Running Metabase on Microsoft Azure
This guide covers the basics for running your Metabase instance in Microsoft Azure using Docker.
Step 1: Create the resource group (resource grouping)
On the Azure management console, click on the Resource Groups icon at the top of the page (or just search for Resource Groups). If you already have a resource group, you can go straight to Step 2.
On the resource group page, click on the + Add button in the top bar to create a new resource group. On the Create a resource group page, select your valid Azure Subscription, enter the name of your resource group, and select a region.
Click Next until you see the Create button, then click it.
When selecting the region for your Metabase, you should consider the location of your users and your data warehouse, as well as the infrastructure costs and privacy laws that might restrict cross-border data transfers.
Step 2: Create the VNET (virtual network)
At the center of the page, click on the Create resources button. Search for VNET:
Select the VNET product from Microsoft, and click Create:
Enter a name for the virtual network and select the same region you used for the resource group. Click on Next: IP Addresses button at the bottom.
Here we’ll create a secure network composed of a public subnet (a network that is exposed to the internet), and a private network that will contain your application database.
In the IPv4 address, you should have a default value of 10.0.0.0/16 (otherwise add that network space to the box). Next, add two subnets:
- one subnet named public, with the subnet address range of 10.0.1.0/24, and
- one subnet named private with the subnet range of 10.0.2.0/24.
Click Next until you get to the Review and create page, then click on the Create button at the bottom to create your network.
Step 3: Create the Application Database (PostgreSQL)
From the Azure Management console homepage, create a new resource. This time search for Azure Database for PostgreSQL. You can also find this database in the Marketplace menu under Databases.
In the next page you will have to select the way you will use the service. Choose Single server for now, which is a good starting point, but take into account that this will create just one instance of PostgreSQL that will be your single point of failure.
On the next screen, select or enter the following:
- Resource group: the one you are including all your components.
- Server name: a unique name for your database.
- Data Source: can be left as
- Location: the same one you used for your Resource Group and VNET.
- Version: use the latest one you can.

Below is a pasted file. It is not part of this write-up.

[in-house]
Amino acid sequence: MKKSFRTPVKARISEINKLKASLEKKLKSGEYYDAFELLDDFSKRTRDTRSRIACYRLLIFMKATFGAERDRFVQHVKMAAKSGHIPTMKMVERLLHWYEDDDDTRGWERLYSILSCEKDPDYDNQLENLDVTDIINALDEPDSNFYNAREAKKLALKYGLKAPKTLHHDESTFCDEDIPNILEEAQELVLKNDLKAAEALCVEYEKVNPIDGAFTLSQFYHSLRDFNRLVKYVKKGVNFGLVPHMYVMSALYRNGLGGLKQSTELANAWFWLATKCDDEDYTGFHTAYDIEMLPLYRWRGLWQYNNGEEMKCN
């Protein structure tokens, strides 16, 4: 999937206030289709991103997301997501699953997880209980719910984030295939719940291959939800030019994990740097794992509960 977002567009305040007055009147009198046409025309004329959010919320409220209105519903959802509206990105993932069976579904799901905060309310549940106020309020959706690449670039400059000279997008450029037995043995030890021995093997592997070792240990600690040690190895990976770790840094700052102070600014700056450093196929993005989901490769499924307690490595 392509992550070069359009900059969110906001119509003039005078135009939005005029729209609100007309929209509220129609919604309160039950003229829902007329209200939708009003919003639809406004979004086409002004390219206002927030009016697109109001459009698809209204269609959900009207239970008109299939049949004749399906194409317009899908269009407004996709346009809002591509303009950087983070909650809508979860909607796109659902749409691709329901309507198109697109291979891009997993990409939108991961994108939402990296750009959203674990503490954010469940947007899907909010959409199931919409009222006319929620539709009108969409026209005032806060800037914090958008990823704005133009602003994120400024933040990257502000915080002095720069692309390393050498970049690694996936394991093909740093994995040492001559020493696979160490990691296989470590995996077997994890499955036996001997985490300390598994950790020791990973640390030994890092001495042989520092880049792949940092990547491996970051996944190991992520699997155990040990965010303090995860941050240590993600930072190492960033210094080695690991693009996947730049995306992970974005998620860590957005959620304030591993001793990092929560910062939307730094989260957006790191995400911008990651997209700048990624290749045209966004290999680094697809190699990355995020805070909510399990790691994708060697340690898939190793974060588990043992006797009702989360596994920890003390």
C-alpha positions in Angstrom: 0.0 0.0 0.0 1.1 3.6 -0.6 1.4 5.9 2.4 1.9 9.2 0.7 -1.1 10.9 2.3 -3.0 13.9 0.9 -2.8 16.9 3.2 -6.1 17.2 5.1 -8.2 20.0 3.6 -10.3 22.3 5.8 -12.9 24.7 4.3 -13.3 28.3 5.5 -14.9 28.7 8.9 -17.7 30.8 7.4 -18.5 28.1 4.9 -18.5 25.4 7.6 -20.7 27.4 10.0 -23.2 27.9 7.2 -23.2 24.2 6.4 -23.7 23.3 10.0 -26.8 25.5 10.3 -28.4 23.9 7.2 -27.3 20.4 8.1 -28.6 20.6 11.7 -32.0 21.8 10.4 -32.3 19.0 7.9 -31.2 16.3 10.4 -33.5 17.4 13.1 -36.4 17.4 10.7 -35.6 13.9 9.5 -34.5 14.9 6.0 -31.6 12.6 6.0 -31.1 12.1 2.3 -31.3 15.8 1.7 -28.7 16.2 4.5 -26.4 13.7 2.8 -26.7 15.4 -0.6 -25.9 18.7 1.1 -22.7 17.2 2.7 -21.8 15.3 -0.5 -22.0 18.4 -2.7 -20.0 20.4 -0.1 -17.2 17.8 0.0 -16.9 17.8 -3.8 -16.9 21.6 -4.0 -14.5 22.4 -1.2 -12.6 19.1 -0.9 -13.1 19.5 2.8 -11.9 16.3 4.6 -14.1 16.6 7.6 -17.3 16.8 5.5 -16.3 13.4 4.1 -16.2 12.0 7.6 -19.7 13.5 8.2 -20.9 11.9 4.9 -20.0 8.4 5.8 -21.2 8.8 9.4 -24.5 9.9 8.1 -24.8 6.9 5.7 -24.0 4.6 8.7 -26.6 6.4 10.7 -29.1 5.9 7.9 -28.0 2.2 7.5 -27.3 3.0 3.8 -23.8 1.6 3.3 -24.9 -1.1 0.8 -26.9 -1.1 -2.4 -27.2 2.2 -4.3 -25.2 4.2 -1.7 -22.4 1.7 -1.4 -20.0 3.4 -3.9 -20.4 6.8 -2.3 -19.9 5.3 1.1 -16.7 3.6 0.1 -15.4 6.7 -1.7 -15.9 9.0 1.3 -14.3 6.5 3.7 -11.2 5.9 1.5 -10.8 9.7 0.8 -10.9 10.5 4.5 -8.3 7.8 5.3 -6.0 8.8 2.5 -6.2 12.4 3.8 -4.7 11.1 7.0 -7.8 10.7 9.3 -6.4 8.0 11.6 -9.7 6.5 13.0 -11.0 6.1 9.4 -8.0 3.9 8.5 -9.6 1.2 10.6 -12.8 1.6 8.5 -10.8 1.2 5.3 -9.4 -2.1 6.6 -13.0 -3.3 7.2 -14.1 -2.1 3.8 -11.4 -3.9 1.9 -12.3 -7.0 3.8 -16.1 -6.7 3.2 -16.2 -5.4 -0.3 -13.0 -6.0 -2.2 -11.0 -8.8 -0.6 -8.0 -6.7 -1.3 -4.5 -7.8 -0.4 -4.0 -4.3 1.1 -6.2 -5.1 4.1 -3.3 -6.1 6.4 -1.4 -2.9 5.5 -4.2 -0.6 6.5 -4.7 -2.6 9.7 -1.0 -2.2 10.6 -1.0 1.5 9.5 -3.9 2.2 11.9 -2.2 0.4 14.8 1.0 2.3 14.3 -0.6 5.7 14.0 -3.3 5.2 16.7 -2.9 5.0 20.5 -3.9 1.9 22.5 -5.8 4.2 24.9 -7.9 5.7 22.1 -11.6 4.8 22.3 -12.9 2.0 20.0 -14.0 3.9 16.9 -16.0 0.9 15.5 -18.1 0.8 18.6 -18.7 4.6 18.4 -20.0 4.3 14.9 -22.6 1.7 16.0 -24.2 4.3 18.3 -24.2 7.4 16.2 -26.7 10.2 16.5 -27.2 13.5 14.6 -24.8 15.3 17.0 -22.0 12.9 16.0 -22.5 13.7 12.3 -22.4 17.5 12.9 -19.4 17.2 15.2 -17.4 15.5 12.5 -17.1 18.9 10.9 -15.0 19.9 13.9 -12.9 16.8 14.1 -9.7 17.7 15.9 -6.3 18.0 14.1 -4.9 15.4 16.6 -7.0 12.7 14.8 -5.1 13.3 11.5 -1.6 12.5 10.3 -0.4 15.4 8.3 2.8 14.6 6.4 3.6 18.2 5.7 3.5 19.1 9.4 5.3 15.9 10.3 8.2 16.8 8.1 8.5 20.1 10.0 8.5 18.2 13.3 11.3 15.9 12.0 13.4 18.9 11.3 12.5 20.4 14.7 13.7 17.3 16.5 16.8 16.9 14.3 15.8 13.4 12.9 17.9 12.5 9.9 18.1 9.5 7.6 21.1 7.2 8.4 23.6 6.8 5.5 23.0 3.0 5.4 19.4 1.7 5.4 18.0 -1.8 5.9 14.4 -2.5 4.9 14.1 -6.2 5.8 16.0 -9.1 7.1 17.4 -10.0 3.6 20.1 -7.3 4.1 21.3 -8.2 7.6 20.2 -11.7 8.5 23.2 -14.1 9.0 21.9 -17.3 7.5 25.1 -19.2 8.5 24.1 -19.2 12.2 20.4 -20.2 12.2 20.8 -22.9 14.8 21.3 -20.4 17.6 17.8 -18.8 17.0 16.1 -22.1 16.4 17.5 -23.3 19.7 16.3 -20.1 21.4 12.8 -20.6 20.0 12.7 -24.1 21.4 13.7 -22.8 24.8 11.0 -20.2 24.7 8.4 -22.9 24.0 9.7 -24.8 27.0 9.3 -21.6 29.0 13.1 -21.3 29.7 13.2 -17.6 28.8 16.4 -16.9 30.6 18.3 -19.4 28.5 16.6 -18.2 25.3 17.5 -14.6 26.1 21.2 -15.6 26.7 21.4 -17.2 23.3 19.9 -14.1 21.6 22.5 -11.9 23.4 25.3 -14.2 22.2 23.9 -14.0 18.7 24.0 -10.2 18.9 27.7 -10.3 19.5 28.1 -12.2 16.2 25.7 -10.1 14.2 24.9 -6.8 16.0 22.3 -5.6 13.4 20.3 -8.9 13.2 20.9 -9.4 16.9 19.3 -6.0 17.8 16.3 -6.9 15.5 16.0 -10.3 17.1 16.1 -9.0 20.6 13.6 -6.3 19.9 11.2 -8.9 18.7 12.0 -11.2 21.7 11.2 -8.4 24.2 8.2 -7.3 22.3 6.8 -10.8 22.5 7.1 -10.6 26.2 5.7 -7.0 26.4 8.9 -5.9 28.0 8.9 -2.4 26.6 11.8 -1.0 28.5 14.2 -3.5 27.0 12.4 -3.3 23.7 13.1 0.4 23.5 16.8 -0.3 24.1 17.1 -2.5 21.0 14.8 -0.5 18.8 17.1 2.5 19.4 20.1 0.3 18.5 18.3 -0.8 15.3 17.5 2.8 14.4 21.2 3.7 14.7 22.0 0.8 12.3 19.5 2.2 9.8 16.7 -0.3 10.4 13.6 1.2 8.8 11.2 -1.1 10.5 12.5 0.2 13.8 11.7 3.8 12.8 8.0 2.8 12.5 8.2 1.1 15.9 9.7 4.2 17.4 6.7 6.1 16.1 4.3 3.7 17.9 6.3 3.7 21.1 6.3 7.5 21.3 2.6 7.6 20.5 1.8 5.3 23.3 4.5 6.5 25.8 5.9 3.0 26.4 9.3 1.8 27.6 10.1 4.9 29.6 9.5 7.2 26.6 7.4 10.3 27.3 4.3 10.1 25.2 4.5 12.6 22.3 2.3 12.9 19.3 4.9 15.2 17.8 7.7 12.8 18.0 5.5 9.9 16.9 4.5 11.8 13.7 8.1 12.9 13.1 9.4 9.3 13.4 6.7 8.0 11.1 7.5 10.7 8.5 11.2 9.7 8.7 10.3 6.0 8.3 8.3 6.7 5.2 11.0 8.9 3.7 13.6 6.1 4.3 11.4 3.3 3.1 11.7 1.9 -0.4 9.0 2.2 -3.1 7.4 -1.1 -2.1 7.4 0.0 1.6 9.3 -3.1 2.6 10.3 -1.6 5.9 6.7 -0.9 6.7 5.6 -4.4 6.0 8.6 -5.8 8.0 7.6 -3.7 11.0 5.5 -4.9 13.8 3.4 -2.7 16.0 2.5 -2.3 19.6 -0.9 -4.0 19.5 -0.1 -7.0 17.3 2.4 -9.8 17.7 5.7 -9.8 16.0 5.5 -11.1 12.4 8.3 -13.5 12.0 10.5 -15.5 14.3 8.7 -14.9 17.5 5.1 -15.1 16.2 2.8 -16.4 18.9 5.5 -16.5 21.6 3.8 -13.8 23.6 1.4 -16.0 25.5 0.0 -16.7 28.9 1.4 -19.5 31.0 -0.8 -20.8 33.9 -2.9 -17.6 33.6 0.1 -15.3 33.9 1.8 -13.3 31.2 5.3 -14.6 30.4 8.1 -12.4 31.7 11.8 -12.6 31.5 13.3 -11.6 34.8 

- Compute + Storage: you can re-dimension your database, but you must select the
General Purposetier, as it’s the only tier that provides a Private Link.
Then choose an admin username and password of your choice.
Click Next until you get to the final page, then click Create. It’ll take some time for Azure to create the database. Once the creation is complete, click on the Go to resource button.
Step 4: Create the private endpoint connection
On the properties page for the Azure for PostgreSQL database, you can manage parameters for your database. You’ll create the Private Endpoint to the database, so all traffic from the web application is routed internally through Azure’s network.
On the left menu, click on Private endpoint connection which is situated under Security
Now click on the button of the top bar with a plus sign that says Private endpoint. In the page that opens:
1) Provide a name for this link (any name that describes what you are trying to do is fine, like
metabase_link). Select the region where the database lives, click Next.
2) On the Resource section of the configuration, ensure that Resource type is set to
Microsoft.DBforPostgreSQL/servers which will enable you to select in the dropdown below the server created in the previous step, and leave Target sub-resource with the default value
3) On the Configuration section, the only value that needs to be changed is the Subnet one, where you need to select the private subnet that you created on the first step of this guide, and leave everything else as it is.
Now go to the last step and click Create. Once the endpoint is created, you will need do two things before proceeding:
1) In the page of database server you just created go to the database Connection Security item and deny all public network access. 2) In the page of the VNET you created in the previous step, go to Connected devices setting and you should see a device connected to the network. Take note of the IP address, as you’ll need it in Step 5 (this is the IP address that the network has given to the database server).
Step 5: Create web application (deploy Metabase)
At last, the step where all the magic comes together: go to your resource group and add a new resource, or search for Web App in the Marketplace (blue globe icon).